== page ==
In 1786, Col. William Brewster, who occupied the Bell Tavern, changed residences with Mrs. Purcell, and here Col. Brewster opened a genteel boarding house. In 1789, President Washington was quartered at this house, during the four days he remained in Portsmouth. It was afterwards occupied by John Greenleaf. At the time it was burnt in 1813, that good schoolmaster, Deacon Enoch M. Clark, who married Mr. Greenleaf's only daughter Mary, was the occupant. Goodness, more than learning, was the requisite for schoolmasters in those days. Deacon Clark was the master of the school in School street for many years, had frequently a hundred scholars, but had never himself studied the English grammar! The "three R's" were all he was able to manage, reading, writing and arithmetic. There was one other "ah!" sometimes brought out by way of respiration, when the double-headed ferrule or the cowhide were brought into free use. But early recollections are taking us into a wrong track.

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Inside an Early Shop

In the house on the corner south, resided the good Deacon Samuel Penhallow and his prim lady. The shop in front had a variety of goods such as the public needed. It was here that Rev. Dr. Buckminster boarded when he commenced his ministry in 1779. Mrs. Lee, a daughter of Rev. Dr. Buckminster, in a graphic sketch of the inmates of this house, presents a picture of life in the last century. She says:

"They dwelt in a small, plain house, one little parlor of ten feet square containing all that was requisite for their comfort. The deacon himself tended a little shop in front of the parlor, filled with needles, pins, tape, quality-binding, snuff,--that most common luxury,--with a small pair of scales to weigh a copper's worth. The deacon always wore a full suit of very light drab broadcloth, with white cotton stockings and silver knee buckles, and a full bottomed white horse-hair wig, always powdered. His exquisitely plaited ruffles were turned back while he was in the shop, under white sleeves or cuffs, and a white linen apron preserved the purity of the fine drab broadcloth. His solitary mate sat in the little three-cornered parlor, whose fireplace was an afterthought, and built in the corner; the bricks forming successive little shelves, where various small things could be kept warm. There she sat all day at her round table with needle-work, dressed in an old fashioned brocade, with an exquisite lawn handkerchief folded over it, and environed with a scrupulous neatness, where the litter of children's sports never came."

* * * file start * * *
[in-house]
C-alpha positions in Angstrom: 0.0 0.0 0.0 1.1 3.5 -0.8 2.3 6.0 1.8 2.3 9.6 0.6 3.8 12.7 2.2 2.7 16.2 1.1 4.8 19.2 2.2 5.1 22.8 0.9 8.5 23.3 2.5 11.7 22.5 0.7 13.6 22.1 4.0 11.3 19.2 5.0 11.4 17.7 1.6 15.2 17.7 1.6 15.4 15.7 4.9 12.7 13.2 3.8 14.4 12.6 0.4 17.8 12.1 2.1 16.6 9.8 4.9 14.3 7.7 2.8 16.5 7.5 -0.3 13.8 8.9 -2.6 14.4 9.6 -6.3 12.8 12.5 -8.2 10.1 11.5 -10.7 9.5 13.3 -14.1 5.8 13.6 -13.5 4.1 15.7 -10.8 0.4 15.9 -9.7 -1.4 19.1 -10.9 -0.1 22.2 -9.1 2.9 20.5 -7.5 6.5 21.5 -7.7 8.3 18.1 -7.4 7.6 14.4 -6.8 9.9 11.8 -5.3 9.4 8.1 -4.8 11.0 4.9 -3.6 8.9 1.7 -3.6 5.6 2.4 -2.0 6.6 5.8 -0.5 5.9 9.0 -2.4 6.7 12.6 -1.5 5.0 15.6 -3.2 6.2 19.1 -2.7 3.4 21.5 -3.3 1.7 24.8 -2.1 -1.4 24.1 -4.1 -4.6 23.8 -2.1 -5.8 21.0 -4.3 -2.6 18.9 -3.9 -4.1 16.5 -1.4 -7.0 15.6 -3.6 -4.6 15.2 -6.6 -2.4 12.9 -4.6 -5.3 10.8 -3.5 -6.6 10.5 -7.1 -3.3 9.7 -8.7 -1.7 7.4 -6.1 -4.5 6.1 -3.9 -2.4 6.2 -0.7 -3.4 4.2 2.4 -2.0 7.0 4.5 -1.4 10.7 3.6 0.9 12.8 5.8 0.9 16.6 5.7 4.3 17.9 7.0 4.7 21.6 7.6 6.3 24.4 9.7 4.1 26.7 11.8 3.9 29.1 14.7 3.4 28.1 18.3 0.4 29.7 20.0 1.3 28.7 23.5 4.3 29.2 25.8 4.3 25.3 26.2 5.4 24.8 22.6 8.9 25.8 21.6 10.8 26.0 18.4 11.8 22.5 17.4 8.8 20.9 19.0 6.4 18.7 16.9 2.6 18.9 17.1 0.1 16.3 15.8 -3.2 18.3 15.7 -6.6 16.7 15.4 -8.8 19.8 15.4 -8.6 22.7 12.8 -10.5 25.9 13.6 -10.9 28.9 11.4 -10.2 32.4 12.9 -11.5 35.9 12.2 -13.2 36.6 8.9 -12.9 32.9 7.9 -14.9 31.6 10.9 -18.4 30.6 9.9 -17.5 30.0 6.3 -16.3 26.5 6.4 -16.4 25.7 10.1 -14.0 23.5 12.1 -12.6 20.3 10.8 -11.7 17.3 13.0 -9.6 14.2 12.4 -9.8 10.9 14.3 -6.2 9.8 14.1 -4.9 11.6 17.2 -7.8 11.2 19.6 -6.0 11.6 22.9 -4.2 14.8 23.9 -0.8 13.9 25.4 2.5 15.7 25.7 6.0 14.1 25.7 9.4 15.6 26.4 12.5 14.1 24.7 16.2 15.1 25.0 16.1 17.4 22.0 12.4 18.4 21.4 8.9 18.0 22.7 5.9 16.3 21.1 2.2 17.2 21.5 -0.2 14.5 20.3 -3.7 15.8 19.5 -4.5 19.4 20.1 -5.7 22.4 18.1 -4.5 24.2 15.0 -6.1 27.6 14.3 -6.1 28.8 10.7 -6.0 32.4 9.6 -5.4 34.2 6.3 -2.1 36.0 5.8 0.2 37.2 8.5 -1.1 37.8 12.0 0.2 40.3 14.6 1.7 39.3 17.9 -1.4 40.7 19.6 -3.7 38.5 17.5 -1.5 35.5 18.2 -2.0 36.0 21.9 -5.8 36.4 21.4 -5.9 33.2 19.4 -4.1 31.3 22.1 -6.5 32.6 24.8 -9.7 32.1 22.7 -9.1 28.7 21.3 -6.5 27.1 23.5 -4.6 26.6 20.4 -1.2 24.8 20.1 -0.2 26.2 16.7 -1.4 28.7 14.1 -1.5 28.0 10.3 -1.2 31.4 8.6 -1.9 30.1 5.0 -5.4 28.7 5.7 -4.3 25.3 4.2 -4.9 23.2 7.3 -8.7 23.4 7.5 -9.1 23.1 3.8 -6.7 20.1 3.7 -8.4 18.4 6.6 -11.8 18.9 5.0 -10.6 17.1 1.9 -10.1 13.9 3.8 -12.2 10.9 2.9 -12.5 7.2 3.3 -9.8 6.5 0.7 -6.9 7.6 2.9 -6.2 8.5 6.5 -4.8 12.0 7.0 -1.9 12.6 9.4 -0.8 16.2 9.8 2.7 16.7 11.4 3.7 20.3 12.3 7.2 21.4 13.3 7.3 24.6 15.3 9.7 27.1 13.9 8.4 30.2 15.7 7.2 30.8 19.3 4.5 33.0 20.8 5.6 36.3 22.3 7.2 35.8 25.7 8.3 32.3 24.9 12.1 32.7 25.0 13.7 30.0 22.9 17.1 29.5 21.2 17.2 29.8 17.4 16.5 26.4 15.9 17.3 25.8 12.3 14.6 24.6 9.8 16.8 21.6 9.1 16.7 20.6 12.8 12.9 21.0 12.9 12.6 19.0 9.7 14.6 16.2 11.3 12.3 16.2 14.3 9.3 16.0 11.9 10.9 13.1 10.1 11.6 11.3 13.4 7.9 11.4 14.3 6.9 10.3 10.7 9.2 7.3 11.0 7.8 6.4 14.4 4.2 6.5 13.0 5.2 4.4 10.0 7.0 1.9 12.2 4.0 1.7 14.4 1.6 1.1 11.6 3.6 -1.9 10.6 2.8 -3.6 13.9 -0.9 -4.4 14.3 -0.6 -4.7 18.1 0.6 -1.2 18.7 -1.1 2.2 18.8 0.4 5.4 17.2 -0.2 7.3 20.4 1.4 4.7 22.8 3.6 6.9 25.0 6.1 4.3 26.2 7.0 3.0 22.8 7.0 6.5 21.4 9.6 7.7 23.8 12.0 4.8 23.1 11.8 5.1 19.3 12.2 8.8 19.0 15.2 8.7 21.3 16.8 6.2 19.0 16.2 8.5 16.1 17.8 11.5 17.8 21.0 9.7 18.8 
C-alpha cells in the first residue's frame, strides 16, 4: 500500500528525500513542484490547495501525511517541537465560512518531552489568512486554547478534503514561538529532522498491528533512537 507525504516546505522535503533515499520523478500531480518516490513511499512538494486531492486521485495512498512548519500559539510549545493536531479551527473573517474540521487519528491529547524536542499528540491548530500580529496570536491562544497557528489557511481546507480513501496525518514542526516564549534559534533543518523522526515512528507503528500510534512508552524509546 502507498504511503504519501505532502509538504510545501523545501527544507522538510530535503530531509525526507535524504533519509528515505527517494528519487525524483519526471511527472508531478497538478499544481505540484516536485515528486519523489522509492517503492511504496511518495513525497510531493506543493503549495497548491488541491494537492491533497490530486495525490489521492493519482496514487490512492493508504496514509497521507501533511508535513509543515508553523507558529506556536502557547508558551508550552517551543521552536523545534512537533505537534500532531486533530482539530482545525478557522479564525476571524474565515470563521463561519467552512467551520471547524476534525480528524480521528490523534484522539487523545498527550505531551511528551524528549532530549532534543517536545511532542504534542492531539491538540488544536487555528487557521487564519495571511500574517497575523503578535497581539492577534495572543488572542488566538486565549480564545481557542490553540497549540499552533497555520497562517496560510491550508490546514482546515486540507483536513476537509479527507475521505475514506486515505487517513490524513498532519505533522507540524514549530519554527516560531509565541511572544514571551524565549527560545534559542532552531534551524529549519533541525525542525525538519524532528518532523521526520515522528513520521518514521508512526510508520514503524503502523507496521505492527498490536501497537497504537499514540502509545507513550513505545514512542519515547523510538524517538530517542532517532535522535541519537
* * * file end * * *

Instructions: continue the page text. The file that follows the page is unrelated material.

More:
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The Largest Elm

As we pass down Pleasant street, the prospect which opens from the front of Rev. Dr. Burroughs' mansion (which Washington regarded the handsomest in Portsmouth,) over his field to the pond, and the green banks and the thrifty elms on the opposite shore, are inviting to the eye, and create a desire to see that bridge which will one day make the Elwyn fields the most desirable building lots in the city.